Page last updated at 19:12 GMT, Wednesday, 5 May 2010 20:12 UK

US envoy George Mitchell meets Israel PM Netanyahu

George Mitchell
"Proximity talks" were meant to have begun, but the start has been delayed

US Middle East envoy George Mitchell has met Israeli Prime Minister Benjamin Netanyahu before the start of indirect talks with the Palestinians.

The three-hour meeting in Jerusalem was described as "good and productive" by the US state department.

But no announcements were made and Israeli officials have said the two are to meet again on Thursday.

Mr Mitchell is due to meet with Palestinian President Mahmoud Abbas on Friday in Ramallah.

The meeting with Mr Netanyahu had been planned as the start of "proximity talks" but the Palestine Liberation Organisation has still to agree to them.

The PLO said it would meet on Saturday to finally decide if talks can proceed.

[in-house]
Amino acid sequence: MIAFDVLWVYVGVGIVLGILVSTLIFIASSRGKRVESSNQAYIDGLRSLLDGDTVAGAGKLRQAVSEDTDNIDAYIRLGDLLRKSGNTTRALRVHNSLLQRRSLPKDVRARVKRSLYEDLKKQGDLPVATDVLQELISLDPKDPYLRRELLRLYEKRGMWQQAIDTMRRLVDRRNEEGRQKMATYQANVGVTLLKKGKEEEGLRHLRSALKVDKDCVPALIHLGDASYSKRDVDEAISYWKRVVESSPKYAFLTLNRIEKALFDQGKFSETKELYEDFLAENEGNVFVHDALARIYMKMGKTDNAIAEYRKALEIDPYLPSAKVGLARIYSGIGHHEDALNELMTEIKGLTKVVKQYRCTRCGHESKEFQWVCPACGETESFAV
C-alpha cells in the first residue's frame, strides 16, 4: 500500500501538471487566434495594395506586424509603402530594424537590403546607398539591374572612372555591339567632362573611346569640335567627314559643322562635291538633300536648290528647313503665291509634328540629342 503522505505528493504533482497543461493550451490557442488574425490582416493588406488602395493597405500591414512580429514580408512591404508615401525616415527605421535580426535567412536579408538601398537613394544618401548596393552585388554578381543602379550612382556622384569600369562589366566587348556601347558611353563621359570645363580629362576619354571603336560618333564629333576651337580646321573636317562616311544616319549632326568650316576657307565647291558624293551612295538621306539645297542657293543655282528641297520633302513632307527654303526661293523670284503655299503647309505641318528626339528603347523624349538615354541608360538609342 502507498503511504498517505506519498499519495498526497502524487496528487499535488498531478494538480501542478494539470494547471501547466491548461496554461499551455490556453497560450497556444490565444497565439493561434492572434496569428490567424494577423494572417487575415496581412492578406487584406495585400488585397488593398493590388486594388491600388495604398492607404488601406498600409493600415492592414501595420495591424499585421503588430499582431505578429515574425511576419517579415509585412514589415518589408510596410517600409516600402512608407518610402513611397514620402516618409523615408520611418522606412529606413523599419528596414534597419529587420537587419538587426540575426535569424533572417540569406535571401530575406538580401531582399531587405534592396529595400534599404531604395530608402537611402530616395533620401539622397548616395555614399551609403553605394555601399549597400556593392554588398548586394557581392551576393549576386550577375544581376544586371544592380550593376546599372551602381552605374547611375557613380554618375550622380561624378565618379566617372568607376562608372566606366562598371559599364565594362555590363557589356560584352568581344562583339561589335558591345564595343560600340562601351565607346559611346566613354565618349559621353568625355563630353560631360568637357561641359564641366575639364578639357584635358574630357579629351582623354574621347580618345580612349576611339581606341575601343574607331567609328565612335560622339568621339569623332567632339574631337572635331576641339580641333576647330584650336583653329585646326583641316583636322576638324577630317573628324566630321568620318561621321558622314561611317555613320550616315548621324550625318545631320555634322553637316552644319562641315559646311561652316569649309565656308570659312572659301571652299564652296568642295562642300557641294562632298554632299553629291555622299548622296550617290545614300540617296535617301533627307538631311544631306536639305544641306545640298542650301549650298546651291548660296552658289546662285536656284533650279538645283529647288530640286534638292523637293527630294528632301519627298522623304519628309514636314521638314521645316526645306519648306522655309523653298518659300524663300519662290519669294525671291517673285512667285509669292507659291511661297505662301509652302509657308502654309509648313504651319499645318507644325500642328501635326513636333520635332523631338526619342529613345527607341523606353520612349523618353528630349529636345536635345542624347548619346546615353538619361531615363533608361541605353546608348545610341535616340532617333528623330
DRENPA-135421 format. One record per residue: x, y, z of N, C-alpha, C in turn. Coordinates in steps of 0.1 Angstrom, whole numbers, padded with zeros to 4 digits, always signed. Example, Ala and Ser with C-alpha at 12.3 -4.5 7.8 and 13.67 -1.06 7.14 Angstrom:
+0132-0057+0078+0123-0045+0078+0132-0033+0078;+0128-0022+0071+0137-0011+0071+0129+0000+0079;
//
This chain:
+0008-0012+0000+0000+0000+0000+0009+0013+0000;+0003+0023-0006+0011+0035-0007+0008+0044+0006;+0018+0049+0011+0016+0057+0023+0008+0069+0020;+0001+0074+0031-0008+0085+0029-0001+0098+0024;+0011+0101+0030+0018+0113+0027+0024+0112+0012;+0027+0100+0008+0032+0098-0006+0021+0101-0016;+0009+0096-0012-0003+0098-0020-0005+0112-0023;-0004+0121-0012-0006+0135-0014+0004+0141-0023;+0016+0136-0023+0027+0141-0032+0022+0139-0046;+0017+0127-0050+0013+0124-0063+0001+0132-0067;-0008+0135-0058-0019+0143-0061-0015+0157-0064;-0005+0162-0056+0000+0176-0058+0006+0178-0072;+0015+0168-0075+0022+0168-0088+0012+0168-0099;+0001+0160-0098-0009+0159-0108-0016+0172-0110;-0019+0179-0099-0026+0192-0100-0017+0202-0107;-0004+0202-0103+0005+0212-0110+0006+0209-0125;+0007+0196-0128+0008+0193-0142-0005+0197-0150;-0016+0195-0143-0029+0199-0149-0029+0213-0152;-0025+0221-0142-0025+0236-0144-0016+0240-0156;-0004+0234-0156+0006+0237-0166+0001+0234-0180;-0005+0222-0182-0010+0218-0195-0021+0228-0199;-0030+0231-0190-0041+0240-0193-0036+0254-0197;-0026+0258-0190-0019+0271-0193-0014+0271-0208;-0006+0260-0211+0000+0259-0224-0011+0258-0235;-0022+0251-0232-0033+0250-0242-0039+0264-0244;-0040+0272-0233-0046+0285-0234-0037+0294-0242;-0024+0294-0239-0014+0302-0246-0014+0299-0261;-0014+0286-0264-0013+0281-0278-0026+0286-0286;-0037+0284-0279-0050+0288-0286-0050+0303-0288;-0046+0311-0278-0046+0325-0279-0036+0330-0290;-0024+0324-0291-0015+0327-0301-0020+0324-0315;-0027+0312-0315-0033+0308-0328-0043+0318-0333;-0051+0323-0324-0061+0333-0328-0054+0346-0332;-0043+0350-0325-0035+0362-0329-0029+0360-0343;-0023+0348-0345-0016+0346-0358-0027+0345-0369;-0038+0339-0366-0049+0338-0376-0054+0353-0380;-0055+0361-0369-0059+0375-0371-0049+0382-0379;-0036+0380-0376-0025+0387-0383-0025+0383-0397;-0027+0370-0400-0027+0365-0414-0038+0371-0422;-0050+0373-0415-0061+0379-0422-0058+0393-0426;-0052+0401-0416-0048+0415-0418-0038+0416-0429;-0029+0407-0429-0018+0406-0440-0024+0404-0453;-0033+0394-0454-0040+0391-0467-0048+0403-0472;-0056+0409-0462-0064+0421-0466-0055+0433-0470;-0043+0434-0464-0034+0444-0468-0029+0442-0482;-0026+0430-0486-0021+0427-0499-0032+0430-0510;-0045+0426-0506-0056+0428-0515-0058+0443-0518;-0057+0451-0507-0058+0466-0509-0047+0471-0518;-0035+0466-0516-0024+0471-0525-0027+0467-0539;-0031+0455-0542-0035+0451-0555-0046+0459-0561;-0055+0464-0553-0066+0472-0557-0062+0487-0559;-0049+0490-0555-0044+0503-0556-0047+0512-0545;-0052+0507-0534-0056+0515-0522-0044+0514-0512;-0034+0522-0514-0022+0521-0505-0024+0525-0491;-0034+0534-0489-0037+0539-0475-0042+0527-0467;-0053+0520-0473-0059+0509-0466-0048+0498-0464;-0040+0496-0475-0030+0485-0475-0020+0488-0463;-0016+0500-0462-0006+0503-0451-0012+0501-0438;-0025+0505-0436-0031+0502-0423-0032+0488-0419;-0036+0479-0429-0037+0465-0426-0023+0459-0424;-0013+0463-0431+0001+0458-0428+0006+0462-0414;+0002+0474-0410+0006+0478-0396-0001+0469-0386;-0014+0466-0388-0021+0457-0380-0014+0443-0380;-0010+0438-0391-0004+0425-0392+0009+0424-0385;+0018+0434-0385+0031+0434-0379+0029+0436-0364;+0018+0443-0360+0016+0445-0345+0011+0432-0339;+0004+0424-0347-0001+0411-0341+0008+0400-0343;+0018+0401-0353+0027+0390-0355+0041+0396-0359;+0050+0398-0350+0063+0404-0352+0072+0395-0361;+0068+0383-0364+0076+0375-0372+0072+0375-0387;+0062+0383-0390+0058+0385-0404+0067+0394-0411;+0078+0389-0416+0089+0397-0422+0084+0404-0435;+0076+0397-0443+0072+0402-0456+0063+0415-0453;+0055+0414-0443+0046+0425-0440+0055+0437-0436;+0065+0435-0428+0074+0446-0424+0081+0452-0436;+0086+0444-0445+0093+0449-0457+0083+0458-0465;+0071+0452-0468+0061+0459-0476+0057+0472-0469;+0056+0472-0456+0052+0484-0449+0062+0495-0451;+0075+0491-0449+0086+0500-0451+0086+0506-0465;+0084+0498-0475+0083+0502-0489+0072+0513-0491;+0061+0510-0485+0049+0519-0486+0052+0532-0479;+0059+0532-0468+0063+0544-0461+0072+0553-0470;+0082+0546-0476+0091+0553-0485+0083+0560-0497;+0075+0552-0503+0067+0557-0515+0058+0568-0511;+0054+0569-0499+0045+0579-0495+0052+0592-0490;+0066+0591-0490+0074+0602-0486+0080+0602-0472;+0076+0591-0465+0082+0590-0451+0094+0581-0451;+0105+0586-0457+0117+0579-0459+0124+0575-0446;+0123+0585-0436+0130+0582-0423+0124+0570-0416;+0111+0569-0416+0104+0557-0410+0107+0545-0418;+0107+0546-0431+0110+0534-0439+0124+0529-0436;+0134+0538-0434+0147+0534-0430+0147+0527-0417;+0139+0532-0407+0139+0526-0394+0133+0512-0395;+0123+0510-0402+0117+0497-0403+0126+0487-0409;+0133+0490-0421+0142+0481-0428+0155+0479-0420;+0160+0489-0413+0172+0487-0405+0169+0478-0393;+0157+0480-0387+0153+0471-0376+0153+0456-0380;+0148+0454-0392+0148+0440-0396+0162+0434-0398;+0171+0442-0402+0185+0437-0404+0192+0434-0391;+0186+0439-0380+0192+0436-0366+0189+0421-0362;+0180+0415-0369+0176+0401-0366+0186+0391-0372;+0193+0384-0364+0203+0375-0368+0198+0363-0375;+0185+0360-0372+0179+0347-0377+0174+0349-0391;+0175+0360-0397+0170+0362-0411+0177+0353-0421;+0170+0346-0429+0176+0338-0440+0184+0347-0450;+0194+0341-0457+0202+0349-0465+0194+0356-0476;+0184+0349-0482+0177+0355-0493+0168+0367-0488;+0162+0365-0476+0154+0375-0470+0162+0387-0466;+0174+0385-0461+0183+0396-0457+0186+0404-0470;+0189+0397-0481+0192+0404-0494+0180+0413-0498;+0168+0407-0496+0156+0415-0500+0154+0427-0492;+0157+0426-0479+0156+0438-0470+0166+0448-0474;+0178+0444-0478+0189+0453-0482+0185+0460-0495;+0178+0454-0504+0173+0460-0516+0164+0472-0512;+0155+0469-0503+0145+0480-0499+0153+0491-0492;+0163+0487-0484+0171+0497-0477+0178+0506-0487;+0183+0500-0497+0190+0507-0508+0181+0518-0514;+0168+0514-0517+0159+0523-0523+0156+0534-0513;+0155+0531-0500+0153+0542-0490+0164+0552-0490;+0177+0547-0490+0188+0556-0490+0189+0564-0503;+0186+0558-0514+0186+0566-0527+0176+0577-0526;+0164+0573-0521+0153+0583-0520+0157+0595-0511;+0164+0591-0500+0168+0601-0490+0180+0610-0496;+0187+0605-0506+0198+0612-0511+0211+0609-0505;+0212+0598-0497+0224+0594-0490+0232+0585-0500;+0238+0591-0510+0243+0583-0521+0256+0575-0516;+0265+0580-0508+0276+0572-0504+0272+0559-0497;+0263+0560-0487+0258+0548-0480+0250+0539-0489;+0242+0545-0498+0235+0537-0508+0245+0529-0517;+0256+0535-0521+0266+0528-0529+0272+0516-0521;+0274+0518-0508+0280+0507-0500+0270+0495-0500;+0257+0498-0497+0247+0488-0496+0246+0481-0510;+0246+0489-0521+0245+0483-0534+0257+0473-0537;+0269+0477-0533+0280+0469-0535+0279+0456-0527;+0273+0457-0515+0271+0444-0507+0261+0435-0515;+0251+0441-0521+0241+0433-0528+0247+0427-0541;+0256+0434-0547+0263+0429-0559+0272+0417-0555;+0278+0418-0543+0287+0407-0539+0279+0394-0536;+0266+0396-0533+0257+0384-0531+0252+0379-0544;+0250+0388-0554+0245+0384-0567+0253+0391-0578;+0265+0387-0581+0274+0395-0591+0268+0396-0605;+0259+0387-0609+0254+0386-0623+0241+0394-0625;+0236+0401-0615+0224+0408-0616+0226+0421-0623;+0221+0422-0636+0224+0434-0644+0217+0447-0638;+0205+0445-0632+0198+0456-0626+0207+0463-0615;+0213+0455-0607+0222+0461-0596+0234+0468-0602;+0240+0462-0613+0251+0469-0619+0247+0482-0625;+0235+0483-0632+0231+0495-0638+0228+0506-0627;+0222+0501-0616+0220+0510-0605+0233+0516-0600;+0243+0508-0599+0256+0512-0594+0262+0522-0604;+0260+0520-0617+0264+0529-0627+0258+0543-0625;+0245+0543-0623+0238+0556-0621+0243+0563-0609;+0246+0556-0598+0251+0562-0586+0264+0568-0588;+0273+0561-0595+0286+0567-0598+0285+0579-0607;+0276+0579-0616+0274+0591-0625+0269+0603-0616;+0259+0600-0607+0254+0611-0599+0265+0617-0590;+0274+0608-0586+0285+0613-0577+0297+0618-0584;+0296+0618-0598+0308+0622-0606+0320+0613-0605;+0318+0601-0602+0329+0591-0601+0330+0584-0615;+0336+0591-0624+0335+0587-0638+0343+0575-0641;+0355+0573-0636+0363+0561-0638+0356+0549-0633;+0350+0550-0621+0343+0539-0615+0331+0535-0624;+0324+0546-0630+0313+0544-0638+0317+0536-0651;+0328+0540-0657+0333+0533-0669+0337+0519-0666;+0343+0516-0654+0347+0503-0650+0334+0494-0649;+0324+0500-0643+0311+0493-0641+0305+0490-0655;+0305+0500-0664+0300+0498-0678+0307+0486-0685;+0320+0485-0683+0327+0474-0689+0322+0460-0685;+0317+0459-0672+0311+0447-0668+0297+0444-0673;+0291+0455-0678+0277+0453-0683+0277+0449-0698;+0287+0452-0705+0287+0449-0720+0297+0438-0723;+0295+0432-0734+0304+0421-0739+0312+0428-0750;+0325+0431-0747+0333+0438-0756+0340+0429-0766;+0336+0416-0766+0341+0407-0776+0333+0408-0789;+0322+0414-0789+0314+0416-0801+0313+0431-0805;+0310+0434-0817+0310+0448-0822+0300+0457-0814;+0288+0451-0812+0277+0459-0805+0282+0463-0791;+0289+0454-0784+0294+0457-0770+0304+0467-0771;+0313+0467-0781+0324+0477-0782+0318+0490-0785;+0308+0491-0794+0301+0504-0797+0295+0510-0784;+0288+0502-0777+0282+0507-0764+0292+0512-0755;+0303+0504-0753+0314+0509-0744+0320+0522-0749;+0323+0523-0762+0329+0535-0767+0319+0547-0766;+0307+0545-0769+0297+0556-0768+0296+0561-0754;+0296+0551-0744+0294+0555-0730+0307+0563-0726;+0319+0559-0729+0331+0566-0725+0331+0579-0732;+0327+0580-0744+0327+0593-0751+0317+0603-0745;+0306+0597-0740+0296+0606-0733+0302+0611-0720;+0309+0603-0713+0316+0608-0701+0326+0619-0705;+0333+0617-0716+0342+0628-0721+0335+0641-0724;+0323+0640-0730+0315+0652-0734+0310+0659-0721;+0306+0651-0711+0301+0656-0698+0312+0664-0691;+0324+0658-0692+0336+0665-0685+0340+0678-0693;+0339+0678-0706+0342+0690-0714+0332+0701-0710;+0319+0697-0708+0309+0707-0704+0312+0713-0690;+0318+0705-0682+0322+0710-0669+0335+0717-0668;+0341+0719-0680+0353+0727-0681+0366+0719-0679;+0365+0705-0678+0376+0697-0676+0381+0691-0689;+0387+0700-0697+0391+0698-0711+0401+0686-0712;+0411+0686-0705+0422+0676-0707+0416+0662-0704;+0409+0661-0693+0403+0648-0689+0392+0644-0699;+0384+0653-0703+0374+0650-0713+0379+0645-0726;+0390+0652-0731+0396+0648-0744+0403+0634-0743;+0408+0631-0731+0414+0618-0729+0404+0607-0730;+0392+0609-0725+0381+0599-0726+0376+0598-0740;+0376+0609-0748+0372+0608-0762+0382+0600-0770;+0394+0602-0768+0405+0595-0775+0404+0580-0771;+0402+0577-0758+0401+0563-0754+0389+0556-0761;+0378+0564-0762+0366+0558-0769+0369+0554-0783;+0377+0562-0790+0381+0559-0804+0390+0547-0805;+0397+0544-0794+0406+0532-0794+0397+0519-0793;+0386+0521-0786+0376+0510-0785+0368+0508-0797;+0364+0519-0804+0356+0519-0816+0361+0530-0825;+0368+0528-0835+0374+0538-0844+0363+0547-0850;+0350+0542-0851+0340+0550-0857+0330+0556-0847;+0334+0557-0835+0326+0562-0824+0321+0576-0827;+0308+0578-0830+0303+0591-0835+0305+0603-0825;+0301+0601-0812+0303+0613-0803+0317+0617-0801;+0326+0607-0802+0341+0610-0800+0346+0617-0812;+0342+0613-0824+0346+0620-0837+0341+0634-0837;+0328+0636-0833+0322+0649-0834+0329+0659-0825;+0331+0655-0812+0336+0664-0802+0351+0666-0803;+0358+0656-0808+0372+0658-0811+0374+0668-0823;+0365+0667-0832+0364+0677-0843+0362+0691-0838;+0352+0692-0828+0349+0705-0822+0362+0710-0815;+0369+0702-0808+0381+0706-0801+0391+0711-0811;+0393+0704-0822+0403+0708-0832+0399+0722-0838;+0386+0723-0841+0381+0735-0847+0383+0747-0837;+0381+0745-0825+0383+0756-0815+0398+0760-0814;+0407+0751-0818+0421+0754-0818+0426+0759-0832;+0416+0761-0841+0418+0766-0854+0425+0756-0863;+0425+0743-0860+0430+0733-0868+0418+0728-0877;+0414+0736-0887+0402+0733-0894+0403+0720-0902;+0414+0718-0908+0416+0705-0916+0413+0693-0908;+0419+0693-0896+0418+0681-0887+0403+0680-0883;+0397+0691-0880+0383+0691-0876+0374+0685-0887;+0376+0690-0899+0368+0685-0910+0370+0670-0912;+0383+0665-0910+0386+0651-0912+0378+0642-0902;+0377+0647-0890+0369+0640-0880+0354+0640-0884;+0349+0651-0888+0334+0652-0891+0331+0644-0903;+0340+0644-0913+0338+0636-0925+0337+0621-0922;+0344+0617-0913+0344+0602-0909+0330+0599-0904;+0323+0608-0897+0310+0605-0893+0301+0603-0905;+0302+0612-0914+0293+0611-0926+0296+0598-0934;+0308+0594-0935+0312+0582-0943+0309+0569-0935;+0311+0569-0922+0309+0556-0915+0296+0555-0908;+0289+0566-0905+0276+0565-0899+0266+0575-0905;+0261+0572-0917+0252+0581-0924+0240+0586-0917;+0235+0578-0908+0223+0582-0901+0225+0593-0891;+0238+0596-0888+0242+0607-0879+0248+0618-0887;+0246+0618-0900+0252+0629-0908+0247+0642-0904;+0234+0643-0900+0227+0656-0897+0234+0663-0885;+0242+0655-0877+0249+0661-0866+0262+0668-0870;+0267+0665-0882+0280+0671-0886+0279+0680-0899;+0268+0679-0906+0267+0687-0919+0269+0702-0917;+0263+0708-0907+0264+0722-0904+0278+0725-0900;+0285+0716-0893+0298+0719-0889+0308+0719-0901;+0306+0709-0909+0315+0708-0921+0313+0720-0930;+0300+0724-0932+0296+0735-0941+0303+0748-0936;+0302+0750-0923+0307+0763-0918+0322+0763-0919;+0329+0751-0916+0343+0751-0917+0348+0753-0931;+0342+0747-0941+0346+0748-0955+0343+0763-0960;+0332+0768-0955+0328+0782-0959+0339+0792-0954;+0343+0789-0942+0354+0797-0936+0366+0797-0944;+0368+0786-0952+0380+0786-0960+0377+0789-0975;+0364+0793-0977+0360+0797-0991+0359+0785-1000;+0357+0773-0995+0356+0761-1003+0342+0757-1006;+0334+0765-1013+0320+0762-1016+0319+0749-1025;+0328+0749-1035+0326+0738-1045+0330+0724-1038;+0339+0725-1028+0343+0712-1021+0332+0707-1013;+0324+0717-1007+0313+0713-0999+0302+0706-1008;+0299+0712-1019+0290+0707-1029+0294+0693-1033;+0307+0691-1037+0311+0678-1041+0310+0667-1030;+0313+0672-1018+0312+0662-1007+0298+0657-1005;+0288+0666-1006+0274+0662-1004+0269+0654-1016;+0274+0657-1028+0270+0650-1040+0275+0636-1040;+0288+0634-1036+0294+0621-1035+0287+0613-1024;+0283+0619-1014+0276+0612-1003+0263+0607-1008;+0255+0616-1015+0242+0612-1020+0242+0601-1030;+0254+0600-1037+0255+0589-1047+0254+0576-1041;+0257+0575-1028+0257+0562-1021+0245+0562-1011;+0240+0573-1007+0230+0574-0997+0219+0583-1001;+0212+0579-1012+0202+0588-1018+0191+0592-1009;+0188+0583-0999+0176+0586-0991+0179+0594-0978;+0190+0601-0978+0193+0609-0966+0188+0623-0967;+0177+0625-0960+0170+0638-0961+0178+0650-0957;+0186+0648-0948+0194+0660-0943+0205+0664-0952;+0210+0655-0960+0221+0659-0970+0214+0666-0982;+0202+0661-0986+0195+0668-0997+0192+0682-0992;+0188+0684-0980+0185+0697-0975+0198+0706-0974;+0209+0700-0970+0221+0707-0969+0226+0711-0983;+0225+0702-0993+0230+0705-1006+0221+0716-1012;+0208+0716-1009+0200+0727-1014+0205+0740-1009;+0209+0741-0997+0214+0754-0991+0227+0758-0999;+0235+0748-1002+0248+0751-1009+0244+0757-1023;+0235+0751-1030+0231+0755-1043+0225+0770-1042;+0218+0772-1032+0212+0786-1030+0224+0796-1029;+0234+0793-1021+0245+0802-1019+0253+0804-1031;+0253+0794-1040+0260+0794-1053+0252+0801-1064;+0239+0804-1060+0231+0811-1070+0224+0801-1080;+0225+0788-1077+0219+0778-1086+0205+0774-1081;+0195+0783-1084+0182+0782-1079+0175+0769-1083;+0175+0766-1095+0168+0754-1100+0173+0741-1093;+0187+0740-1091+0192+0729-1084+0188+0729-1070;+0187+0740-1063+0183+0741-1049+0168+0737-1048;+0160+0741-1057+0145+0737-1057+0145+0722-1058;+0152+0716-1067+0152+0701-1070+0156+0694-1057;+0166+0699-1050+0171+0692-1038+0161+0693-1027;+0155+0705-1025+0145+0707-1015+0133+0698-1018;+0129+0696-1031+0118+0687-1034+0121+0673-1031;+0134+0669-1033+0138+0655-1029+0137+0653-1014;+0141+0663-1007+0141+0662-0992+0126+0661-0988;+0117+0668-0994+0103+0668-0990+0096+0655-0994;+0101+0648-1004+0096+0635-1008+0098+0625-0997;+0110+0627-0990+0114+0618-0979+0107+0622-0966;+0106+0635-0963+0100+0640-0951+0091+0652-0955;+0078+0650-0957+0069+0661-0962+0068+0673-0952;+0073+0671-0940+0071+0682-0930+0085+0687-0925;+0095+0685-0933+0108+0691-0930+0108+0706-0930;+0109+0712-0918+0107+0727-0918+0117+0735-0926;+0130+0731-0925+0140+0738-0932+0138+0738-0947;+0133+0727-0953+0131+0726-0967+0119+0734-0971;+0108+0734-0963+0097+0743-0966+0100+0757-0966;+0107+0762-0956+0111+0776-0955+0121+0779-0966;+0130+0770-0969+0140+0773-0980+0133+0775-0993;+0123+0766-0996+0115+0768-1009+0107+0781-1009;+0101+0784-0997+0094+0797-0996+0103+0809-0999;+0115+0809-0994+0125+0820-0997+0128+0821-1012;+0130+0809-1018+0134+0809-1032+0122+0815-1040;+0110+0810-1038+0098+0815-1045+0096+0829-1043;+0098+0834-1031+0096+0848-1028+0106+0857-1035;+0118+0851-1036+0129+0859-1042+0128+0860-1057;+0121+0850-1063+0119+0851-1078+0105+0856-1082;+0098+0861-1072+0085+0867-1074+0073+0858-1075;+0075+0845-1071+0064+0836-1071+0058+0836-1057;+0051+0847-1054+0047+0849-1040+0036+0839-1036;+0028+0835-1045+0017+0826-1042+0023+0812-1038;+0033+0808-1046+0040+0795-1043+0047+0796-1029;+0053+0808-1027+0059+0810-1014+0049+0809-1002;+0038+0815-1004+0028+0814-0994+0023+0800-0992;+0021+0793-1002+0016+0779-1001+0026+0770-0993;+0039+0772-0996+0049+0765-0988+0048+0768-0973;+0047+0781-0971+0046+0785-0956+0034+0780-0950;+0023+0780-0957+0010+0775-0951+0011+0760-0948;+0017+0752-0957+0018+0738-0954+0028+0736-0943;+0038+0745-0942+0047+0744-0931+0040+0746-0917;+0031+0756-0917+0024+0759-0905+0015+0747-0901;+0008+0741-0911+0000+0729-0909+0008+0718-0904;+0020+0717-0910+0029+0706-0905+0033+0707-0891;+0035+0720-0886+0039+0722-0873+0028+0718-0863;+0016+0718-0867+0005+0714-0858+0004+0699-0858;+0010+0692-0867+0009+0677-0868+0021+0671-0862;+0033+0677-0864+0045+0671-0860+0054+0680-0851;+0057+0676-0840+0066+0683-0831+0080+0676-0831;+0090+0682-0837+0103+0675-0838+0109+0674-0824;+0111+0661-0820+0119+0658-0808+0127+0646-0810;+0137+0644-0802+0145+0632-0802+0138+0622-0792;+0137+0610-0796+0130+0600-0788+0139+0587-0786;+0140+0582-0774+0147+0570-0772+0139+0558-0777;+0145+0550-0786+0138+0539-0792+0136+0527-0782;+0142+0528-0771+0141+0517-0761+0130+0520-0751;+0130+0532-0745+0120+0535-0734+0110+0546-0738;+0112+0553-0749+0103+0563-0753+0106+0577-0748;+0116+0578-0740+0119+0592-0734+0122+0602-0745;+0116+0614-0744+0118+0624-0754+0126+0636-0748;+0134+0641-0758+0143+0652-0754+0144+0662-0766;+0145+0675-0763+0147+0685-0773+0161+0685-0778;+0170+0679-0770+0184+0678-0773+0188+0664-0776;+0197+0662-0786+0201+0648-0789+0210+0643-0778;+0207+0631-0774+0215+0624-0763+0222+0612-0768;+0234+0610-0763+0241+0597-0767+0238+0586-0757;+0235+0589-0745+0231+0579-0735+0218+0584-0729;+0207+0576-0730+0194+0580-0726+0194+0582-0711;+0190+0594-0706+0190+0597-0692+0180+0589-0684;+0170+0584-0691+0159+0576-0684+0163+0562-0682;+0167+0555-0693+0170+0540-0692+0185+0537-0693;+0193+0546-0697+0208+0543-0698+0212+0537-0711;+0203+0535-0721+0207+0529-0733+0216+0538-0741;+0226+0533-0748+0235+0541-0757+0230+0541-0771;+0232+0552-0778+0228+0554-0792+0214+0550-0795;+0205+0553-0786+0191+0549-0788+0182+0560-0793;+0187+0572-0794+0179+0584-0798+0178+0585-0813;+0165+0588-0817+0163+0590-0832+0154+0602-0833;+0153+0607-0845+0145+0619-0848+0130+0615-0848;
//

Mr Abbas said on Wednesday that the indirect talks should last four months, after which the Palestinians would consult with the Arab League on whether to continue.

The negotiations need to immediately grapple with the toughest issues at the heart of the conflict, he said.

He said first on the agenda should be the borders of a future Palestinian state.

But the issue, connected to the building of Jewish neighbourhoods in East Jerusalem, has been a stumbling block.

The talks were delayed in March by a row which strained Israeli-US relations.

The Palestinians pulled out after an announcement that Israel had approved plans for new homes in the East Jerusalem settlement of Ramat Shlomo during a visit to Israel by US Vice-President Joe Biden.

Earlier Obama administration adviser David Axelrod said the issue of Jerusalem would come at the end of the programme for talks.

Israel has occupied the West Bank, including East Jerusalem, since 1967. It insists Jerusalem will remain its undivided capital, although Palestinians want to establish their capital in the east of the city.

Nearly half a million Jews live in more than 100 settlements in the West Bank, among a Palestinian population of about 2.5 million.

The settlements are illegal under international law, although Israel disputes this.

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